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Soc Sci Med. Author manuscript; available in PMC Oct 19, 2009.
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PMCID: PMC2763304
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Social isolation, support, and capital and nutritional risk in an older sample: ethnic and gender differences

Abstract

This study examines the relationships that exist between social isolation, support, and capital and nutritional risk in older black and white women and men. The paper reports on 1000 community-dwelling older adults aged 65 and older enrolled in the University of Alabama at Birmingham (UAB) Study of Aging, a longitudinal observational study of mobility among older black and white participants in the USA. Black women were at greatest nutritional risk; and black women and men were the groups most likely to be socially isolated and to possess the least amounts of social support and social capital. For all ethnic–gender groups, greater restriction in independent life–space (an indicator of social isolation) was associated with increased nutritional risk. For black women and white men, not having adequate transportation (also an indicator of social isolation) was associated with increased nutritional risk. Additionally, for black and white women and white men, lower income was associated with increased nutritional risk. For white women only, the perception of a low level of social support was associated with increased nutritional risk. For black men, not being married (an indicator of social support) and not attending religious services regularly, restricting activities for fear of being attacked, and perceived discrimination (indicators of social capital) were associated with increased nutritional risk. Black females had the greatest risk of poor nutritional health, however more indicators of social isolation, support, and capital were associated with nutritional risk for black men. Additionally, the indicators of social support and capital adversely affecting nutritional risk for black men differed from those associated with nutritional risk in other ethnic–gender groups. This research has implications for nutritional policies directed towards older adults.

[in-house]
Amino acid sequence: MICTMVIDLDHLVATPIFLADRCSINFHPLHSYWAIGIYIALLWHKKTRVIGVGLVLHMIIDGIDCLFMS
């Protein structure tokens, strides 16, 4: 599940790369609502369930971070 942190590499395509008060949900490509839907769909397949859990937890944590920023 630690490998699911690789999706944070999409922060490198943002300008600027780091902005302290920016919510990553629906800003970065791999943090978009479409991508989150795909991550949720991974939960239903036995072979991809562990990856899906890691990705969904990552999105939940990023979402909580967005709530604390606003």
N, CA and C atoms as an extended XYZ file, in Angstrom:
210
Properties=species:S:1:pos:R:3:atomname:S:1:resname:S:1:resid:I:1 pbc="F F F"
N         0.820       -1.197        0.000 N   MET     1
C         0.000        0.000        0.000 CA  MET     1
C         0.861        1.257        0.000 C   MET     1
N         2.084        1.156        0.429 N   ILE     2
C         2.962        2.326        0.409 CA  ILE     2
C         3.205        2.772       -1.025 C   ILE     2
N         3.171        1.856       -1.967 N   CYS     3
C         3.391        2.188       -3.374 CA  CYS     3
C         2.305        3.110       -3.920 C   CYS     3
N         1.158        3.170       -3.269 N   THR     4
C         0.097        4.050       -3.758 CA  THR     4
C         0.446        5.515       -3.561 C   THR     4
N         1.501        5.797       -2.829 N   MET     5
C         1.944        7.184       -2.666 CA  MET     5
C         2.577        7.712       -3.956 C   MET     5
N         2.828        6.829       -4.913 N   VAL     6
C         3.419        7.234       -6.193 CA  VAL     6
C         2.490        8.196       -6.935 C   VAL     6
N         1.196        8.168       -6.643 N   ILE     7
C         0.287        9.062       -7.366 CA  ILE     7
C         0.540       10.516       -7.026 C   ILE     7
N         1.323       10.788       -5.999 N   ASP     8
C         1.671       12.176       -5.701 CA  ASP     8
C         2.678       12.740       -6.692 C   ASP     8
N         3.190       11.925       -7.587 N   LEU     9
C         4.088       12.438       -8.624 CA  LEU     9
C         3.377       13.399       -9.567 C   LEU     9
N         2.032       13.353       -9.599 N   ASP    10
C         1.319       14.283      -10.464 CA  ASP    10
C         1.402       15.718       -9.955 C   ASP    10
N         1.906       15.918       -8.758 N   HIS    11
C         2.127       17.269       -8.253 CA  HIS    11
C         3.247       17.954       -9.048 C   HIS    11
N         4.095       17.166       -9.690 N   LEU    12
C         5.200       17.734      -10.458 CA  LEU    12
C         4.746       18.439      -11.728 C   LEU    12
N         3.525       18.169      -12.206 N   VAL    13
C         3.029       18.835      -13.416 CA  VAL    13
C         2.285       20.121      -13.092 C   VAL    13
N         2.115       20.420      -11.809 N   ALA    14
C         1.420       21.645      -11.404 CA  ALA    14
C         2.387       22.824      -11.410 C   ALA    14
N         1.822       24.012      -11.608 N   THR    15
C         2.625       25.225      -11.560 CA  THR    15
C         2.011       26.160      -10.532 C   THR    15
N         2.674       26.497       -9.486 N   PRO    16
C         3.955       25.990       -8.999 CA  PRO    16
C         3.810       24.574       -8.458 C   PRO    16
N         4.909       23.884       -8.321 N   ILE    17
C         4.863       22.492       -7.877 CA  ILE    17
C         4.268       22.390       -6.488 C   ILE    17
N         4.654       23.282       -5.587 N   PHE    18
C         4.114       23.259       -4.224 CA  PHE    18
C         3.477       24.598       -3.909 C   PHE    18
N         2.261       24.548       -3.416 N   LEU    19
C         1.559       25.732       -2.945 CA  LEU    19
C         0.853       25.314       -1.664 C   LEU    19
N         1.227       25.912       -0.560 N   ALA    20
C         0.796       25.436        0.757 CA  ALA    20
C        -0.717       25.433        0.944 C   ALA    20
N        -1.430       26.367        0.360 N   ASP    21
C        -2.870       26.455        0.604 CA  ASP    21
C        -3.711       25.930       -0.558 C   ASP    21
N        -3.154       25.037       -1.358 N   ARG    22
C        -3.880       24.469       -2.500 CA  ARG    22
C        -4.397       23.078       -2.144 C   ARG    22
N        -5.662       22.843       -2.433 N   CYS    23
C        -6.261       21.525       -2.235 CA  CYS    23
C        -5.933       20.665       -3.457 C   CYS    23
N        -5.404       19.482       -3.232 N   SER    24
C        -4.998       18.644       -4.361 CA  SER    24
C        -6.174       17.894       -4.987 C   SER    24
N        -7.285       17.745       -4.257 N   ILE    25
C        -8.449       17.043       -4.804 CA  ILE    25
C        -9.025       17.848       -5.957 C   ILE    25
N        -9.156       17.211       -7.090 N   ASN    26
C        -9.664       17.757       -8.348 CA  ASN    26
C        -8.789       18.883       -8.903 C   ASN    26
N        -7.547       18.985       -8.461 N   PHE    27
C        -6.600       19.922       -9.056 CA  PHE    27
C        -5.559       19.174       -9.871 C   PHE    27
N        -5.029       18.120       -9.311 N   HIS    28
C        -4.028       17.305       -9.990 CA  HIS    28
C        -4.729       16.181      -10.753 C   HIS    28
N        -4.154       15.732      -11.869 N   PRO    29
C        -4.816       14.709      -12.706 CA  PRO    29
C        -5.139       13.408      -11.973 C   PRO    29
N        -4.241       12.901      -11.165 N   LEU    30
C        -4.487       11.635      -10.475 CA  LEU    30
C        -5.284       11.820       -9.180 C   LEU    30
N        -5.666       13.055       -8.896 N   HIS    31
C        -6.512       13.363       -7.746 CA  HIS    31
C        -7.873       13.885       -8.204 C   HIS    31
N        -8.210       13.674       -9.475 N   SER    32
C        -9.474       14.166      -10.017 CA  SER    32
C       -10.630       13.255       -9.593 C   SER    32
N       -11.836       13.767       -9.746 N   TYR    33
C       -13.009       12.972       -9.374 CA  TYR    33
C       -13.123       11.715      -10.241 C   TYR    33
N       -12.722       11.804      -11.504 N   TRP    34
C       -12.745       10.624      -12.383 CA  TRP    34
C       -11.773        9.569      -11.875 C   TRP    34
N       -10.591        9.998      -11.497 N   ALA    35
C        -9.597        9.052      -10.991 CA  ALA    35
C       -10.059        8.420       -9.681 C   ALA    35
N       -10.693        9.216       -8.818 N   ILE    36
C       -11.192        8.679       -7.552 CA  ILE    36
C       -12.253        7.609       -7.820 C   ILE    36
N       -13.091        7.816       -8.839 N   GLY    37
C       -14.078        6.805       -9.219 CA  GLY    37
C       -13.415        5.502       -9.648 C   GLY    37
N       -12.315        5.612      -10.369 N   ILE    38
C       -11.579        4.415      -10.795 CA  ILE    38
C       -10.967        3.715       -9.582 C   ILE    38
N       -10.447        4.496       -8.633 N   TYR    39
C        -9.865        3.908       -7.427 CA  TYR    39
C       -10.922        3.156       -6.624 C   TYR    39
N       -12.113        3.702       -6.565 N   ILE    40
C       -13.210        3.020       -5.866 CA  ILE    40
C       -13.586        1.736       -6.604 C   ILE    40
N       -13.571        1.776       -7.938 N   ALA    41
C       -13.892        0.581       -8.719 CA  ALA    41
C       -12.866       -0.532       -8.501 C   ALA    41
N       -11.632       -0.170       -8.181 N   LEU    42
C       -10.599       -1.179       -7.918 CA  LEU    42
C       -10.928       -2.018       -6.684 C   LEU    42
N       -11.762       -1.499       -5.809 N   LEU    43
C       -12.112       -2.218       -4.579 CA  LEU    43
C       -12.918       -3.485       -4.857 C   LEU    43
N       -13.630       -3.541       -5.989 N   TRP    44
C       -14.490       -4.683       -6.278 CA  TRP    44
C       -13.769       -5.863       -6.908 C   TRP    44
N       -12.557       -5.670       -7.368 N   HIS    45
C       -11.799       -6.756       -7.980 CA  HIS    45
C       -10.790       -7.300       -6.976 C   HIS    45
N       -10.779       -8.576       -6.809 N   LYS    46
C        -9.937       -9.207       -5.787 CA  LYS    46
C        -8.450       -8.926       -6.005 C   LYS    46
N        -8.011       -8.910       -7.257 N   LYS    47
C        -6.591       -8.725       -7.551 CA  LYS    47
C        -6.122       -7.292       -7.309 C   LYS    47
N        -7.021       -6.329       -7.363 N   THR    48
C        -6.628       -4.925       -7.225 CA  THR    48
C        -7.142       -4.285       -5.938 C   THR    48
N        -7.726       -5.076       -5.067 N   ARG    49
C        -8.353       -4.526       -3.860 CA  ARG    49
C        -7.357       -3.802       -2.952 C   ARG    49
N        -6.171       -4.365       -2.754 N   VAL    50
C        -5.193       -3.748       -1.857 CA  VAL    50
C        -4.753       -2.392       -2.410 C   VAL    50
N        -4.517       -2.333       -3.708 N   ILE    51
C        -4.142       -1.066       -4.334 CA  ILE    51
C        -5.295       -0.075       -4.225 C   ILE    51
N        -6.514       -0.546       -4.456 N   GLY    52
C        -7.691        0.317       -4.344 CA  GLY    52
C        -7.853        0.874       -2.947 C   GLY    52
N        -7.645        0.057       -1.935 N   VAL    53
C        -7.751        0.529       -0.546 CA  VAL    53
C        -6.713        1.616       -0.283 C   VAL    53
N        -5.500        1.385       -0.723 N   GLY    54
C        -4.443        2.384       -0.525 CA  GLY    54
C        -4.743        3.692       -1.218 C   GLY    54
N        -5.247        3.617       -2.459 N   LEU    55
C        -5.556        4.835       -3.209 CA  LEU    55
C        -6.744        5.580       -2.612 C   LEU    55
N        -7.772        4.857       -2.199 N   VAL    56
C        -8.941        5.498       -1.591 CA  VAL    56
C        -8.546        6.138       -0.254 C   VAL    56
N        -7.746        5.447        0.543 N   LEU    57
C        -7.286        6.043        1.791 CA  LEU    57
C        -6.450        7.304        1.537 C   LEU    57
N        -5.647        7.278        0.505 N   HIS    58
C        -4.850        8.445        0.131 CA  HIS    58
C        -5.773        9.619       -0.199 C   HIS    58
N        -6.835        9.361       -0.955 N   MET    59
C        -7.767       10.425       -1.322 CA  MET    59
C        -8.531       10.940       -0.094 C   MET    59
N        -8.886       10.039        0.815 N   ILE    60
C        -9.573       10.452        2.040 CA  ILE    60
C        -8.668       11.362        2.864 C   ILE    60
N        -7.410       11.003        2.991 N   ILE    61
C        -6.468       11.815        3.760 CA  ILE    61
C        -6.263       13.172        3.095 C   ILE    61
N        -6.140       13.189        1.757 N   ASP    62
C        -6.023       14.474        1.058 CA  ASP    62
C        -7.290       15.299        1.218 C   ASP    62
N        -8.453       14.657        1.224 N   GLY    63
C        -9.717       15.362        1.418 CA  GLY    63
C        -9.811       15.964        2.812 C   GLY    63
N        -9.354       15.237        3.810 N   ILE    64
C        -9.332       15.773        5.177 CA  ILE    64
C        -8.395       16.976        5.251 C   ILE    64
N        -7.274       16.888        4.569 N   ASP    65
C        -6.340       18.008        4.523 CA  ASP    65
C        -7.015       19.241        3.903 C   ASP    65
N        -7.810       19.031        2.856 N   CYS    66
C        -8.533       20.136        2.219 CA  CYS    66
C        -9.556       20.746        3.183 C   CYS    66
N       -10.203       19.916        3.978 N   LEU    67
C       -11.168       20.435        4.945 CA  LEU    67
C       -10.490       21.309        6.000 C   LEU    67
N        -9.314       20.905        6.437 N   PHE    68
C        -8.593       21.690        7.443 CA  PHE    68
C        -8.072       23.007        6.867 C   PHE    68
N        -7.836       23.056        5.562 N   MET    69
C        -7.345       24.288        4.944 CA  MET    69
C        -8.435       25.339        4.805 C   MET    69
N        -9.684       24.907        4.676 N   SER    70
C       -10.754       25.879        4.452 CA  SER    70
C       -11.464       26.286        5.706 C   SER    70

Keywords: Social isolation, Social capital, Social support, Ethnicity, Gender, USA

Introduction

This study examines the unique relationships that exist between social isolation, support, and capital and nutritional risk in older black and white women and men. This is an important topic because it takes into account how various aspects of social structure may affect individuals’ health differentially depending upon one's ethnicity and gender. Additionally, this paper focuses on nutritional health, an area not studied extensively in medical sociology, but which is particularly well-suited for the study of social isolation, support, and capital, as most food and eating activities involves social engagement with others, as well as the study of health, as food and eating are essential for living a healthy life.

Overview of social isolation, support, and capital

Social isolation